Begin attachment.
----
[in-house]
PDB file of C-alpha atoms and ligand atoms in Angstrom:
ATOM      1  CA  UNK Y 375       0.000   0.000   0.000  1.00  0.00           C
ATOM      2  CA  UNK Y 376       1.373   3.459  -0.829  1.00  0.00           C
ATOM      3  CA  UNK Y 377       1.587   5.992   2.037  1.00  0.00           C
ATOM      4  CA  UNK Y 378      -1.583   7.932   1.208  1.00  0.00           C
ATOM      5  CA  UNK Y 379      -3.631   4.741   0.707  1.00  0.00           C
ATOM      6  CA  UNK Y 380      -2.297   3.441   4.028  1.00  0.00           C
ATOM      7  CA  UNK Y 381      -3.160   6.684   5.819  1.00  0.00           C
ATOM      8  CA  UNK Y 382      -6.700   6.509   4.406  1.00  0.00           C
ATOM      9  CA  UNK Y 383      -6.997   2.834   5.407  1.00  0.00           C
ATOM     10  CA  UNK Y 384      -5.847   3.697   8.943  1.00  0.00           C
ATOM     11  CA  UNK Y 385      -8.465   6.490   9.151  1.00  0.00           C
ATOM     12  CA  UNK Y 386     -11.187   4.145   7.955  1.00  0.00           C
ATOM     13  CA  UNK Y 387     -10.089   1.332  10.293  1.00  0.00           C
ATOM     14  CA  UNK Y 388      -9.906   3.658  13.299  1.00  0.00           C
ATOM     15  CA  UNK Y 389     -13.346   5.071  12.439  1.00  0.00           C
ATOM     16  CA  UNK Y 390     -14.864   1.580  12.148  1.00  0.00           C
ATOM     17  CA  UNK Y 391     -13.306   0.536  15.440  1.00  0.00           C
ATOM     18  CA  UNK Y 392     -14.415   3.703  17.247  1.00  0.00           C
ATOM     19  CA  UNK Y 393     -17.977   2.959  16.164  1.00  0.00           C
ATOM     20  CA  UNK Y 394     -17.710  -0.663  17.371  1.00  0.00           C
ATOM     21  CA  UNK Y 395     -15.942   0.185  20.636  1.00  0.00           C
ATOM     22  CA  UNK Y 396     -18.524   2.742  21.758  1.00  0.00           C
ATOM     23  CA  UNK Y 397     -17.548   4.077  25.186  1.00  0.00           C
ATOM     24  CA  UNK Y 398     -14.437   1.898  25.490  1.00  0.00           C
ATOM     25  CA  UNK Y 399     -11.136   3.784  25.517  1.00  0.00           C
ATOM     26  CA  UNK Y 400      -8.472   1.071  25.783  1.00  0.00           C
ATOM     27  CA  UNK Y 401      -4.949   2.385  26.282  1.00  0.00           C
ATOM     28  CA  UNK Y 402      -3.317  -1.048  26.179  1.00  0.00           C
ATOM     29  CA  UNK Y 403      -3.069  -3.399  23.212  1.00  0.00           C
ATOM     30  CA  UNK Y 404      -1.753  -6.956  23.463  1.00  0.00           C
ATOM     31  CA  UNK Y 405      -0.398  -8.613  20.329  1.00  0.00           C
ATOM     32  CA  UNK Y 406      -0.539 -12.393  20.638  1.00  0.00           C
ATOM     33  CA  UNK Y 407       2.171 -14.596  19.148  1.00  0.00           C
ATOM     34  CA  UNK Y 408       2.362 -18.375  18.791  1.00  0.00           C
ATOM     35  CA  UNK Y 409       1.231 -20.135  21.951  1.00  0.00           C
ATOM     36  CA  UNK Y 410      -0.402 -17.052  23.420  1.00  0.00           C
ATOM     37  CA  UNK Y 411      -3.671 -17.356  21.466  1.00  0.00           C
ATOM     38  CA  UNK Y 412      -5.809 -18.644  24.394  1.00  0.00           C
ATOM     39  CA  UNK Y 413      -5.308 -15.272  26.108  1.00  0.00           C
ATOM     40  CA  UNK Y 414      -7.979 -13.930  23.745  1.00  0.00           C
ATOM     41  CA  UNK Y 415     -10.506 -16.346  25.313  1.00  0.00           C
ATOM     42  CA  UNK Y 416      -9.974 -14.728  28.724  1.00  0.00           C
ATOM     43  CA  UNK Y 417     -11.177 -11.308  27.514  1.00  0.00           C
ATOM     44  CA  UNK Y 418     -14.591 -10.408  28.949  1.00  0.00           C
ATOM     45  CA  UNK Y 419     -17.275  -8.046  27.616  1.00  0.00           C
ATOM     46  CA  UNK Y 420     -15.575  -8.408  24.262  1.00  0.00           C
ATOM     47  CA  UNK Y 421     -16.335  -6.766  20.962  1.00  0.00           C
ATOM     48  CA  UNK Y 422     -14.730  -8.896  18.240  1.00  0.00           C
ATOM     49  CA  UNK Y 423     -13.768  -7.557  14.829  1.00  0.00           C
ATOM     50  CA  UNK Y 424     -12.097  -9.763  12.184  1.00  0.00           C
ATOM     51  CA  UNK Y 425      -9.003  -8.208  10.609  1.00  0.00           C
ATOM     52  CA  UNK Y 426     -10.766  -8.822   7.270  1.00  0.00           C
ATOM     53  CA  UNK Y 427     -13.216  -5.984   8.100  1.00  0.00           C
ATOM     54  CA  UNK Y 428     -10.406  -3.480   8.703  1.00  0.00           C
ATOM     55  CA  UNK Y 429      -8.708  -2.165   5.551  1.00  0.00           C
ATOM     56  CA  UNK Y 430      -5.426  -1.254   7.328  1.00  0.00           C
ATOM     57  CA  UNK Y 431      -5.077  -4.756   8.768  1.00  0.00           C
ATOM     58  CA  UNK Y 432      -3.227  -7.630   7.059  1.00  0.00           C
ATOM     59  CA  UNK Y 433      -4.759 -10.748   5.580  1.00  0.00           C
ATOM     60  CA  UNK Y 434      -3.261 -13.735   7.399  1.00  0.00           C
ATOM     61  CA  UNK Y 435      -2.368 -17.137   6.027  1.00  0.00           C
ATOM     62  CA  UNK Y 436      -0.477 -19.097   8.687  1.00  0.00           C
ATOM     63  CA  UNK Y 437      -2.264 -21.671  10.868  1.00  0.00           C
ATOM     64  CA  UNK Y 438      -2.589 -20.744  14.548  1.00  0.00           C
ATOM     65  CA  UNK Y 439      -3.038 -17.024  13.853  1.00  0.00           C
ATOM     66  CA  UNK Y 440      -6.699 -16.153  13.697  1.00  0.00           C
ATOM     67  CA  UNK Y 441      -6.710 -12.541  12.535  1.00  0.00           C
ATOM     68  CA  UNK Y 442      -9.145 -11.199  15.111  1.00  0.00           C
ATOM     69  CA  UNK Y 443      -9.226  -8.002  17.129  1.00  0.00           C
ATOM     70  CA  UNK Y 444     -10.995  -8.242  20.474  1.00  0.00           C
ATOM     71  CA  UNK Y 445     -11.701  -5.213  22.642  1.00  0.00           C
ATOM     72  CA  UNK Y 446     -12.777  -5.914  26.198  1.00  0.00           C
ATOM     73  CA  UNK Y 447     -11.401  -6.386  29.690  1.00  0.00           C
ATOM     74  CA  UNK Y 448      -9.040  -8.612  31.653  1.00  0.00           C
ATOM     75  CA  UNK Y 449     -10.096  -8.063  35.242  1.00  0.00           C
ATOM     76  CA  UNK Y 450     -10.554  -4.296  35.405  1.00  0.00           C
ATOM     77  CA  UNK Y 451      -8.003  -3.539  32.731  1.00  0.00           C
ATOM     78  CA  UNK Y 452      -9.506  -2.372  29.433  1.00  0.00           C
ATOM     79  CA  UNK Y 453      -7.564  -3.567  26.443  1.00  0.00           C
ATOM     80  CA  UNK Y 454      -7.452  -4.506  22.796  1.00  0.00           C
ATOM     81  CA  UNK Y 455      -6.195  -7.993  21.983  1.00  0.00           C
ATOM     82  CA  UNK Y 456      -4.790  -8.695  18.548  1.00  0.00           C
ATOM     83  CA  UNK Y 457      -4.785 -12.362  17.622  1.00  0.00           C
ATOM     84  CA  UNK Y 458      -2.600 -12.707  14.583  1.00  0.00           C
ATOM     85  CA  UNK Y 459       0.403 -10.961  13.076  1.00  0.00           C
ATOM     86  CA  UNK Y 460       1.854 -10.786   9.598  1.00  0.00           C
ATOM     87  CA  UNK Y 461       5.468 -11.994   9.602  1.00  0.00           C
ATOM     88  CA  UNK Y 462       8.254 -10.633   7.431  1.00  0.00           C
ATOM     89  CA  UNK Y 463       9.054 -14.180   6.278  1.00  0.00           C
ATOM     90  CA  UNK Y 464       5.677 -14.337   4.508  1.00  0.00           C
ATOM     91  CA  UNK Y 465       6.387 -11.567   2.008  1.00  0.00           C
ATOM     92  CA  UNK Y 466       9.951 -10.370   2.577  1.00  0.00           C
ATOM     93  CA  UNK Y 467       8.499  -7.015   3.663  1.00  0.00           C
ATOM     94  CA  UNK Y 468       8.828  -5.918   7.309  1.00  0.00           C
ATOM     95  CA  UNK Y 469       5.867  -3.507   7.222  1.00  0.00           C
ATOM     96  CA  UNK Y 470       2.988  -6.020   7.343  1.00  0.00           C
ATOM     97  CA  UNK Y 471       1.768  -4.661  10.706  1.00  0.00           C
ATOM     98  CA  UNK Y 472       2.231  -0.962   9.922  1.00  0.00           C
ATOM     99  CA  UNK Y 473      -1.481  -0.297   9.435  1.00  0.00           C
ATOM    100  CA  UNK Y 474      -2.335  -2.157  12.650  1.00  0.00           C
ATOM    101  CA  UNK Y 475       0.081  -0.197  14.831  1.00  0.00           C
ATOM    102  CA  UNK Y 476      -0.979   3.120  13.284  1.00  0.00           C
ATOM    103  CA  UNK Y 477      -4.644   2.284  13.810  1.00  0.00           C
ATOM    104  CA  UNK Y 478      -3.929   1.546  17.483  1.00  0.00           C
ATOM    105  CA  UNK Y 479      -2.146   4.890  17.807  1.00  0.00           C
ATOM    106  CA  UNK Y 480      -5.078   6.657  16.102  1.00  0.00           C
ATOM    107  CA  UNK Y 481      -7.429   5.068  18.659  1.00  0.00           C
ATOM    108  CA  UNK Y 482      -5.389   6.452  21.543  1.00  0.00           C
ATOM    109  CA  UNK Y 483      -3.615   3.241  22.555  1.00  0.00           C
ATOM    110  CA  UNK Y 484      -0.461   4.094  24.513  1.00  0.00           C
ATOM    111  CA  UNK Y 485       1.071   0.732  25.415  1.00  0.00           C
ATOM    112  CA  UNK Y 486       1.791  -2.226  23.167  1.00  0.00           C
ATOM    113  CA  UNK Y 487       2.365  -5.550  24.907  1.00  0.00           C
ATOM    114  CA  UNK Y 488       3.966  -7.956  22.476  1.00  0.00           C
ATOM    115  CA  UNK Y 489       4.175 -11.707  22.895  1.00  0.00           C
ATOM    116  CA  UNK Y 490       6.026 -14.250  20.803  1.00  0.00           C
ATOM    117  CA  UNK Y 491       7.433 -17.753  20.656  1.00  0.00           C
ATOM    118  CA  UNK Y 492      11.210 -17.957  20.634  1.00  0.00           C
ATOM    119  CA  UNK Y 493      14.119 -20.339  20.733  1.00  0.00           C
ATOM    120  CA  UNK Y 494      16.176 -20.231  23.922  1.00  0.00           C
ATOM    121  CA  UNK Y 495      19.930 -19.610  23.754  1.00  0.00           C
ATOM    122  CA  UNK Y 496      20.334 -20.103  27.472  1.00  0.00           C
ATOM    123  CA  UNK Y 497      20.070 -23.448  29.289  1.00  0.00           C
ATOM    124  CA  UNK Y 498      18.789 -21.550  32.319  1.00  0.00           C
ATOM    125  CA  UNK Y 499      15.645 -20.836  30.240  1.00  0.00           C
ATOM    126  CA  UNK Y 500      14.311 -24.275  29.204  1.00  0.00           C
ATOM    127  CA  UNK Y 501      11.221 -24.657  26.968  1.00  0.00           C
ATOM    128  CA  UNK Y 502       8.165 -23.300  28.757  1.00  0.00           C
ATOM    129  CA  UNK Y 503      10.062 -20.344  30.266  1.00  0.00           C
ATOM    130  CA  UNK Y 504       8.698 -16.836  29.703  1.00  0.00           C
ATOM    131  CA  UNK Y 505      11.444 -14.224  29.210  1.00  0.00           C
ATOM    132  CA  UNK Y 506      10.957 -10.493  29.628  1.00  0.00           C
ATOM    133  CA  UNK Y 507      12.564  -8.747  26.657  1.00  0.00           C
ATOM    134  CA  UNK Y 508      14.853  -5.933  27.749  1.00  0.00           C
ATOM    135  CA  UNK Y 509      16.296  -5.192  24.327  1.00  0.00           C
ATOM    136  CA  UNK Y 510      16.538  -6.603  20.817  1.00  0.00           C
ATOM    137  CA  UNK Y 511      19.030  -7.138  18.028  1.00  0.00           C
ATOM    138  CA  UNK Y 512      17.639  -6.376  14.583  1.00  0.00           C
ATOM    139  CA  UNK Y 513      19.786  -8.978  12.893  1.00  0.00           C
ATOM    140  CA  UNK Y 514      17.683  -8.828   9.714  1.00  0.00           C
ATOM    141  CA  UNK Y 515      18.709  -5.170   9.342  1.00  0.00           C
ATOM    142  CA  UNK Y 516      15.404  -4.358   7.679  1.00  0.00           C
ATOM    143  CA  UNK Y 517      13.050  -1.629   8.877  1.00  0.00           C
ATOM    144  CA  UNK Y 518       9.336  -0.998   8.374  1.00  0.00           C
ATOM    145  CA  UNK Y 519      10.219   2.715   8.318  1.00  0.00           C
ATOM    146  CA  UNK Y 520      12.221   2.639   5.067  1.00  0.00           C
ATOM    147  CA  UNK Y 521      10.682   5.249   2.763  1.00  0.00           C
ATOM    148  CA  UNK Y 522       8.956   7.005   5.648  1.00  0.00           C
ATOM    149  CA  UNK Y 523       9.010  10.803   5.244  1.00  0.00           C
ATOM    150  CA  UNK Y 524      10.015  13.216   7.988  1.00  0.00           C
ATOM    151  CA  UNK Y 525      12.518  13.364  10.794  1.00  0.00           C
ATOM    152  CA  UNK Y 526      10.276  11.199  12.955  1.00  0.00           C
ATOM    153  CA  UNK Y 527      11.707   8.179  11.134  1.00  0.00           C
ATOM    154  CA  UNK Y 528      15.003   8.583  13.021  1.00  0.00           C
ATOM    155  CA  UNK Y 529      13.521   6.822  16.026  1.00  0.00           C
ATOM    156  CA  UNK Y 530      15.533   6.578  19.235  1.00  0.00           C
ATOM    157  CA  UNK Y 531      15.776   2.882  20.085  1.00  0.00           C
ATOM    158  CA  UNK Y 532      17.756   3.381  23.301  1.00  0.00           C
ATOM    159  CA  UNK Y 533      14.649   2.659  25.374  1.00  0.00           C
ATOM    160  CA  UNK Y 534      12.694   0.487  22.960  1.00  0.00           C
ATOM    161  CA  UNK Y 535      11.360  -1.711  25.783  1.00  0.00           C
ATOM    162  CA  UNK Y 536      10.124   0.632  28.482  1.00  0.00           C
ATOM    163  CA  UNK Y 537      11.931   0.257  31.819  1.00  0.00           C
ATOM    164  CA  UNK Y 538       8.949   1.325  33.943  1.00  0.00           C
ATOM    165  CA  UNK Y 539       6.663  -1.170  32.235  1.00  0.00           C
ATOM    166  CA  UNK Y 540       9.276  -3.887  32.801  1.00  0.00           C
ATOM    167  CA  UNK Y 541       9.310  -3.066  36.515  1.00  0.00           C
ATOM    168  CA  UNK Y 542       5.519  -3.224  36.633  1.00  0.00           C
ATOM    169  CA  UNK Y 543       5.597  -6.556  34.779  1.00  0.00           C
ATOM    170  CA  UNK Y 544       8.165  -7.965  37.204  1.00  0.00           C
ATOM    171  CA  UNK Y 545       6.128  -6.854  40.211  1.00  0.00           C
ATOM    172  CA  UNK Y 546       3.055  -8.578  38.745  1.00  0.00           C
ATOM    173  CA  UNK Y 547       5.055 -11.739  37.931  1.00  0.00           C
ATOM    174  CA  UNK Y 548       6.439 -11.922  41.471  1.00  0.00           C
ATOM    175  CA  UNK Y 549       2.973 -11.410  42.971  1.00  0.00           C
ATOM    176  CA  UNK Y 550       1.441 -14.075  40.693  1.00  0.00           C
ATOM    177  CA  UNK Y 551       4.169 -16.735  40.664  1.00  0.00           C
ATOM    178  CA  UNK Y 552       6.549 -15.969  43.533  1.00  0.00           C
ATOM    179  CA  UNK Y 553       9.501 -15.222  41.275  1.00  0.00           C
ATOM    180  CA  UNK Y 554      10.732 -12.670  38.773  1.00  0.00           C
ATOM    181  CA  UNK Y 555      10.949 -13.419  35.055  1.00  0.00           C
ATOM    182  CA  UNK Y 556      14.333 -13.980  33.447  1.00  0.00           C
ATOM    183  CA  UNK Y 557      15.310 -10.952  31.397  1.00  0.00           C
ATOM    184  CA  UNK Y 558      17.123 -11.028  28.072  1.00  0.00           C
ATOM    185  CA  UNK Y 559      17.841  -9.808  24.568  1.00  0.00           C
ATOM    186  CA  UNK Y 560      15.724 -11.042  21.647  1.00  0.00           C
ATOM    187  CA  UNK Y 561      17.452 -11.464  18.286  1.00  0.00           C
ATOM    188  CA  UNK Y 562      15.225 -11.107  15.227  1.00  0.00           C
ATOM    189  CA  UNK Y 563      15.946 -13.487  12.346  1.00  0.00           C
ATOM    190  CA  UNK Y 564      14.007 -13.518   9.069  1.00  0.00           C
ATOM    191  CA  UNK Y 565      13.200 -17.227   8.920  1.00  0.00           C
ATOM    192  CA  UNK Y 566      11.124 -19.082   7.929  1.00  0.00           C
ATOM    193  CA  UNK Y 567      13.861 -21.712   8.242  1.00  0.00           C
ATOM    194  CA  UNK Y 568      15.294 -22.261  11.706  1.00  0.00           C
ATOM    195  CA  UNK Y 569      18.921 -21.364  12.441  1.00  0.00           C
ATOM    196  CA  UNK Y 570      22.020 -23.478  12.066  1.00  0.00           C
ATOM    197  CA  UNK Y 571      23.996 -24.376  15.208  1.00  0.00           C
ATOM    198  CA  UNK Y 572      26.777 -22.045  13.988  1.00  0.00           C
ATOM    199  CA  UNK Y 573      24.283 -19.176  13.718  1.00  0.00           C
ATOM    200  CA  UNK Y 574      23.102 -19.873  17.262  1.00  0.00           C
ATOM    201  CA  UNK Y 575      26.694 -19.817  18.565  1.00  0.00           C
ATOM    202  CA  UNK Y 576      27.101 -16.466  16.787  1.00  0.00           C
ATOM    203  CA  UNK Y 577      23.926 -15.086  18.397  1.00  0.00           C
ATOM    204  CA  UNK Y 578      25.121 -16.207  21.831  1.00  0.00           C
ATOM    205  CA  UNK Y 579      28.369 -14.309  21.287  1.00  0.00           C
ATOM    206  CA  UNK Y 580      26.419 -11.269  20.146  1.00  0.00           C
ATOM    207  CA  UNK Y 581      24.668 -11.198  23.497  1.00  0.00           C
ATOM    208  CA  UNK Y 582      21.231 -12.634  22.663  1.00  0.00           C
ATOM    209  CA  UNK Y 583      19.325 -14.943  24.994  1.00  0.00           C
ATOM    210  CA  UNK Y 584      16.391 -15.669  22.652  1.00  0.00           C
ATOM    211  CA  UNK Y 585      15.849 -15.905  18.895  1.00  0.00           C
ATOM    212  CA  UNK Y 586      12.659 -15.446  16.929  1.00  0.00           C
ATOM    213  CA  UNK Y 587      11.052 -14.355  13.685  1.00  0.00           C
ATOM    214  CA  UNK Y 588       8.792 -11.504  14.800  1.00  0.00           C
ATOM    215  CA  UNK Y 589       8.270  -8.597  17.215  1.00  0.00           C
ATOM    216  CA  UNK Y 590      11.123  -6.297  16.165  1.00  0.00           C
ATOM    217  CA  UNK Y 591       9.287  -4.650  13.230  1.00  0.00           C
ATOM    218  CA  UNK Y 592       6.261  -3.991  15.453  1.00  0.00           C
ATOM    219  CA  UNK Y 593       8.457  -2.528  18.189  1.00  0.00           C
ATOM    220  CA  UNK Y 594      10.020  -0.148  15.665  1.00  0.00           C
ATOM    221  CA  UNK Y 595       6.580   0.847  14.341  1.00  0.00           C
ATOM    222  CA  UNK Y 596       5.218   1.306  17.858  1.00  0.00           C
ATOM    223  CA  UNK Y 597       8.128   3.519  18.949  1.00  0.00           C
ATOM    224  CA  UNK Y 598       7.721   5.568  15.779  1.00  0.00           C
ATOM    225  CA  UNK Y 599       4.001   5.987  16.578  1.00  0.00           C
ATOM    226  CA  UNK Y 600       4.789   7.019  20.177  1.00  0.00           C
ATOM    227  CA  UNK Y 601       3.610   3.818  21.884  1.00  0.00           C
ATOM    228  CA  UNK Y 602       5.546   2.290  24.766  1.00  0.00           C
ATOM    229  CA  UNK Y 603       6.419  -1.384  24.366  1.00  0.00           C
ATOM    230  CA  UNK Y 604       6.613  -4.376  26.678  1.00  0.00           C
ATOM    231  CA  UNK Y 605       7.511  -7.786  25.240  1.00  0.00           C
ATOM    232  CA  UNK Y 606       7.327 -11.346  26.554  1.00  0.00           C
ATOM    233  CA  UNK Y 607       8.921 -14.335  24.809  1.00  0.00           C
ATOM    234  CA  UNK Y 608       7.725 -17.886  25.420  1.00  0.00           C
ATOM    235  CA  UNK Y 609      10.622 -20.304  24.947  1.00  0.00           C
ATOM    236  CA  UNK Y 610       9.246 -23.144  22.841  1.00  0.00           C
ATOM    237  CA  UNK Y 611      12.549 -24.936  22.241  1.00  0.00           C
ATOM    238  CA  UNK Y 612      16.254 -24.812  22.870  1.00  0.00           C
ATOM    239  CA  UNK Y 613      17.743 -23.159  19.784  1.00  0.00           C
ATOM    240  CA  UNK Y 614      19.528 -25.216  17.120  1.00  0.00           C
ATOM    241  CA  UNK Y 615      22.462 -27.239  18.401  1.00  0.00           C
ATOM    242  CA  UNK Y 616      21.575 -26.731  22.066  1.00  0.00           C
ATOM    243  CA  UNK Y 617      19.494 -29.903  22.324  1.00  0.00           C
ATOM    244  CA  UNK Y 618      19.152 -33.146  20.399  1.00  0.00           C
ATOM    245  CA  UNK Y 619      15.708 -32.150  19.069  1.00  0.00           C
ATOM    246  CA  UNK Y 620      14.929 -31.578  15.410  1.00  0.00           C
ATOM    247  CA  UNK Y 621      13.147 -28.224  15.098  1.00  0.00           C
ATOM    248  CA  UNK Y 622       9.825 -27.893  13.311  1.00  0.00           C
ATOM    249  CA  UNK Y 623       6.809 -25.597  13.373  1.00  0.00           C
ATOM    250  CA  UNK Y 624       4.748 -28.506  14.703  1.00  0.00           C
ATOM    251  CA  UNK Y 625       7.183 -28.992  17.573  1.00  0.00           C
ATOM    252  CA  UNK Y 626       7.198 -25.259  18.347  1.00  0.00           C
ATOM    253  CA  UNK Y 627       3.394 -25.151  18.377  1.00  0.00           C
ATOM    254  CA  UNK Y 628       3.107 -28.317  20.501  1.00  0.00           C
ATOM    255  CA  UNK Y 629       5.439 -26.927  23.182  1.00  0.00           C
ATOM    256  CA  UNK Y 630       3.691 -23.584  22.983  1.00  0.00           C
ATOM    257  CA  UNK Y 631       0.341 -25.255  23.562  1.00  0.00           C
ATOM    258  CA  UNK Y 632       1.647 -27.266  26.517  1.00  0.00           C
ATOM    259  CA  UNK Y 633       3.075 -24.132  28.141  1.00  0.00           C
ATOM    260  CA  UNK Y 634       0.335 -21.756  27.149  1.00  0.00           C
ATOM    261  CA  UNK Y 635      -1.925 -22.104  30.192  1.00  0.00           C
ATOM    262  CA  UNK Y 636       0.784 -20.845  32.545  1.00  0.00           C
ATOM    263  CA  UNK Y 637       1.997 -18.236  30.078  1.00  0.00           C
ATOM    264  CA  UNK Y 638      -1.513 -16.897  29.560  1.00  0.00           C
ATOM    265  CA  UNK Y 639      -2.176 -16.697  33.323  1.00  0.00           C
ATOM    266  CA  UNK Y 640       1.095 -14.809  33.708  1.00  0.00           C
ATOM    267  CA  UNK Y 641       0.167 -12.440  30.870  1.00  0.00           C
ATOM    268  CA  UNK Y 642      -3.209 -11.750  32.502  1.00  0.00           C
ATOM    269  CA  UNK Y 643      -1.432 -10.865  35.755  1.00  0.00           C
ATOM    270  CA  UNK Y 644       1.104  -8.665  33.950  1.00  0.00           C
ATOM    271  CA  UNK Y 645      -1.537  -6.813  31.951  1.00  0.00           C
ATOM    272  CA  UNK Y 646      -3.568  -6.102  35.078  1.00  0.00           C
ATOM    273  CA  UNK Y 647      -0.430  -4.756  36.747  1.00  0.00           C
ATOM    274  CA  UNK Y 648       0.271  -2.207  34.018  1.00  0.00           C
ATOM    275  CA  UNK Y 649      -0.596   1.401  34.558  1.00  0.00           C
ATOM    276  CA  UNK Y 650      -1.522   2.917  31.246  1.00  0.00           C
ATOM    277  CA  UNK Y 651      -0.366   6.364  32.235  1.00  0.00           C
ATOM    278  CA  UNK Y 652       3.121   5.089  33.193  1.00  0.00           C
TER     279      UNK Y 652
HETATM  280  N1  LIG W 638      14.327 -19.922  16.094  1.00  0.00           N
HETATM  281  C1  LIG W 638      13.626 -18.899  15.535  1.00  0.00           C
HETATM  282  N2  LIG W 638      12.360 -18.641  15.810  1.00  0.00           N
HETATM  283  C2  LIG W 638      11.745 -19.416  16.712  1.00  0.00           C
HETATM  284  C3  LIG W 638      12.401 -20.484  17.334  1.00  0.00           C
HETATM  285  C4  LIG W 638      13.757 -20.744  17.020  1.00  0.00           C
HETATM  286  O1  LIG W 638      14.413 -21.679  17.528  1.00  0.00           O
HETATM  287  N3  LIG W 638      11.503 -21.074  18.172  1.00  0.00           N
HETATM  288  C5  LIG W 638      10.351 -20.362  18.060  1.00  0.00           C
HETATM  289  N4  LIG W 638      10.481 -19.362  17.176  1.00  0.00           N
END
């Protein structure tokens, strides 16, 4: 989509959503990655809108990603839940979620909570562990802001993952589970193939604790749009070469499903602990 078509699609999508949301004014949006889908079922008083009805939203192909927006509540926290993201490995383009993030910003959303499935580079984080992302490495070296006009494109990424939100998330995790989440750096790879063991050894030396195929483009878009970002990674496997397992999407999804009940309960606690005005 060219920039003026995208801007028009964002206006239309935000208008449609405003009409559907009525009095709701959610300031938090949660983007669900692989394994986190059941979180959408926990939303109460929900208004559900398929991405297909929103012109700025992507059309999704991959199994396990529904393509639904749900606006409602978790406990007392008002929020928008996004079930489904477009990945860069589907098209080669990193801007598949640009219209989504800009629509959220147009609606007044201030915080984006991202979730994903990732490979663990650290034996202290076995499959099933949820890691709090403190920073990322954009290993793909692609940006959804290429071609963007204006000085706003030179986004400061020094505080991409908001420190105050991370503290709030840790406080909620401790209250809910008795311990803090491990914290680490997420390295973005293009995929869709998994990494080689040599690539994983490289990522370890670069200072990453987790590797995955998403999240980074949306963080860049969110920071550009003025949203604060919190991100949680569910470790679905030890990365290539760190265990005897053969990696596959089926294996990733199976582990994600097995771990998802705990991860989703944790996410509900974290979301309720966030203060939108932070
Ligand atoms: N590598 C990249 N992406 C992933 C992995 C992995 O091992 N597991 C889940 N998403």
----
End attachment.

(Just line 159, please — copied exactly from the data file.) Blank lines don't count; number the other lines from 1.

ATOM    157  CA  UNK Y 531      15.776   2.882  20.085  1.00  0.00           C